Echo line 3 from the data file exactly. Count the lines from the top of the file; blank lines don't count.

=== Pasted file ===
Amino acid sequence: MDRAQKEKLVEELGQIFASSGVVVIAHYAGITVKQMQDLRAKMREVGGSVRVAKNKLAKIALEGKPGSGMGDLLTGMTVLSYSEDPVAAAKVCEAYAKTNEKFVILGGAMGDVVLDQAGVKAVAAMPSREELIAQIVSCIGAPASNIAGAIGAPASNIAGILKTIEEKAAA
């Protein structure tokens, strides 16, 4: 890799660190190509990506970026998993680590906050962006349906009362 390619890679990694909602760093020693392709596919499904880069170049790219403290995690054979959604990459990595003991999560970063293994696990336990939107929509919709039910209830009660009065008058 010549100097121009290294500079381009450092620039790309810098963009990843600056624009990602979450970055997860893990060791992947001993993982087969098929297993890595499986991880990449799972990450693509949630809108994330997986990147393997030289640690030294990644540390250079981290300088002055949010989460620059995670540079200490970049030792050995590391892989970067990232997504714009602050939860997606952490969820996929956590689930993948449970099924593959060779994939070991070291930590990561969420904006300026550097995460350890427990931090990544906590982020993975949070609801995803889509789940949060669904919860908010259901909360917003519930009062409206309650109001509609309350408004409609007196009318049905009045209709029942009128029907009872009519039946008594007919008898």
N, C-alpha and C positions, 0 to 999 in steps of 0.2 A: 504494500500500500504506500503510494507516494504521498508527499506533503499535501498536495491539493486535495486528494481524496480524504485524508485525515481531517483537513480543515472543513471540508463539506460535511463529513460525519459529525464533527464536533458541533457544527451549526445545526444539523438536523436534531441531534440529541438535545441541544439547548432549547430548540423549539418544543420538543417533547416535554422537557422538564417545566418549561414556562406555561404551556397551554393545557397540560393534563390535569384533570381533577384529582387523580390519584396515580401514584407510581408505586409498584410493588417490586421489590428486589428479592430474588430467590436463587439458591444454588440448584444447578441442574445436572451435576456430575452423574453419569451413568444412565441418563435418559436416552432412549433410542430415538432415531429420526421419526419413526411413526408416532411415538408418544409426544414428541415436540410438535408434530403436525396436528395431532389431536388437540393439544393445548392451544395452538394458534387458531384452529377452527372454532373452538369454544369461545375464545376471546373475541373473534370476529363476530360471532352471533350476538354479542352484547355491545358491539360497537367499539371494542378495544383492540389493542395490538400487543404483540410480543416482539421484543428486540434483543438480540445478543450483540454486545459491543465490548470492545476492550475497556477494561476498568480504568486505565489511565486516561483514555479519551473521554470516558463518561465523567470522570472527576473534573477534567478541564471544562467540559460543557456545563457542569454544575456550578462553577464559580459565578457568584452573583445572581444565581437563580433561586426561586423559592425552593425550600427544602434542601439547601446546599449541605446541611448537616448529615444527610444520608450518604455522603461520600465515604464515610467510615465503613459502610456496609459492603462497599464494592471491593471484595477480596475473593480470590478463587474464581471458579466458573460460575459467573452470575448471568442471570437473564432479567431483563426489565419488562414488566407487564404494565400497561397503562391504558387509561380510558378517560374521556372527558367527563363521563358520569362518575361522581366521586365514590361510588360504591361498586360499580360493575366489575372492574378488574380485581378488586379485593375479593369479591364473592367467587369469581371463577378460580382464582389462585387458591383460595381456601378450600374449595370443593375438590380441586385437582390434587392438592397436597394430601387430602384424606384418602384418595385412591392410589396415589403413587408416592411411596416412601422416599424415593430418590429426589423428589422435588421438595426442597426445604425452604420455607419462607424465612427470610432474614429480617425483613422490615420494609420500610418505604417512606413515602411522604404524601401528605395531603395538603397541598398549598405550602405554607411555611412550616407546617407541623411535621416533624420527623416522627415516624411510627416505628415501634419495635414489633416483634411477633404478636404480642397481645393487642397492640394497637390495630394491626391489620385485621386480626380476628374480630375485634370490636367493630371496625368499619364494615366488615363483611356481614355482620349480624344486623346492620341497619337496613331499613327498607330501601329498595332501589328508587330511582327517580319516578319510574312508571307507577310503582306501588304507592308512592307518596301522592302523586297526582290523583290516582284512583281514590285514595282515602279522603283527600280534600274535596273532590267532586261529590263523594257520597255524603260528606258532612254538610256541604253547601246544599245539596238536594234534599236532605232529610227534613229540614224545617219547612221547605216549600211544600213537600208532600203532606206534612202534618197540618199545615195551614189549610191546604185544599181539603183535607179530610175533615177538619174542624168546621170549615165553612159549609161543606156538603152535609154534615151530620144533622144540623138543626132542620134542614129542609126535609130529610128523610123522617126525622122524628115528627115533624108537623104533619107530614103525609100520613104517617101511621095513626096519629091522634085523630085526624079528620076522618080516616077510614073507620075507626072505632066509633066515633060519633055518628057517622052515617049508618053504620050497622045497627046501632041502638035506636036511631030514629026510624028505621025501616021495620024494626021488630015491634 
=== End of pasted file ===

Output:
N, C-alpha and C positions, 0 to 999 in steps of 0.2 A: 504494500500500500504506500503510494507516494504521498508527499506533503499535501498536495491539493486535495486528494481524496480524504485524508485525515481531517483537513480543515472543513471540508463539506460535511463529513460525519459529525464533527464536533458541533457544527451549526445545526444539523438536523436534531441531534440529541438535545441541544439547548432549547430548540423549539418544543420538543417533547416535554422537557422538564417545566418549561414556562406555561404551556397551554393545557397540560393534563390535569384533570381533577384529582387523580390519584396515580401514584407510581408505586409498584410493588417490586421489590428486589428479592430474588430467590436463587439458591444454588440448584444447578441442574445436572451435576456430575452423574453419569451413568444412565441418563435418559436416552432412549433410542430415538432415531429420526421419526419413526411413526408416532411415538408418544409426544414428541415436540410438535408434530403436525396436528395431532389431536388437540393439544393445548392451544395452538394458534387458531384452529377452527372454532373452538369454544369461545375464545376471546373475541373473534370476529363476530360471532352471533350476538354479542352484547355491545358491539360497537367499539371494542378495544383492540389493542395490538400487543404483540410480543416482539421484543428486540434483543438480540445478543450483540454486545459491543465490548470492545476492550475497556477494561476498568480504568486505565489511565486516561483514555479519551473521554470516558463518561465523567470522570472527576473534573477534567478541564471544562467540559460543557456545563457542569454544575456550578462553577464559580459565578457568584452573583445572581444565581437563580433561586426561586423559592425552593425550600427544602434542601439547601446546599449541605446541611448537616448529615444527610444520608450518604455522603461520600465515604464515610467510615465503613459502610456496609459492603462497599464494592471491593471484595477480596475473593480470590478463587474464581471458579466458573460460575459467573452470575448471568442471570437473564432479567431483563426489565419488562414488566407487564404494565400497561397503562391504558387509561380510558378517560374521556372527558367527563363521563358520569362518575361522581366521586365514590361510588360504591361498586360499580360493575366489575372492574378488574380485581378488586379485593375479593369479591364473592367467587369469581371463577378460580382464582389462585387458591383460595381456601378450600374449595370443593375438590380441586385437582390434587392438592397436597394430601387430602384424606384418602384418595385412591392410589396415589403413587408416592411411596416412601422416599424415593430418590429426589423428589422435588421438595426442597426445604425452604420455607419462607424465612427470610432474614429480617425483613422490615420494609420500610418505604417512606413515602411522604404524601401528605395531603395538603397541598398549598405550602405554607411555611412550616407546617407541623411535621416533624420527623416522627415516624411510627416505628415501634419495635414489633416483634411477633404478636404480642397481645393487642397492640394497637390495630394491626391489620385485621386480626380476628374480630375485634370490636367493630371496625368499619364494615366488615363483611356481614355482620349480624344486623346492620341497619337496613331499613327498607330501601329498595332501589328508587330511582327517580319516578319510574312508571307507577310503582306501588304507592308512592307518596301522592302523586297526582290523583290516582284512583281514590285514595282515602279522603283527600280534600274535596273532590267532586261529590263523594257520597255524603260528606258532612254538610256541604253547601246544599245539596238536594234534599236532605232529610227534613229540614224545617219547612221547605216549600211544600213537600208532600203532606206534612202534618197540618199545615195551614189549610191546604185544599181539603183535607179530610175533615177538619174542624168546621170549615165553612159549609161543606156538603152535609154534615151530620144533622144540623138543626132542620134542614129542609126535609130529610128523610123522617126525622122524628115528627115533624108537623104533619107530614103525609100520613104517617101511621095513626096519629091522634085523630085526624079528620076522618080516616077510614073507620075507626072505632066509633066515633060519633055518628057517622052515617049508618053504620050497622045497627046501632041502638035506636036511631030514629026510624028505621025501616021495620024494626021488630015491634 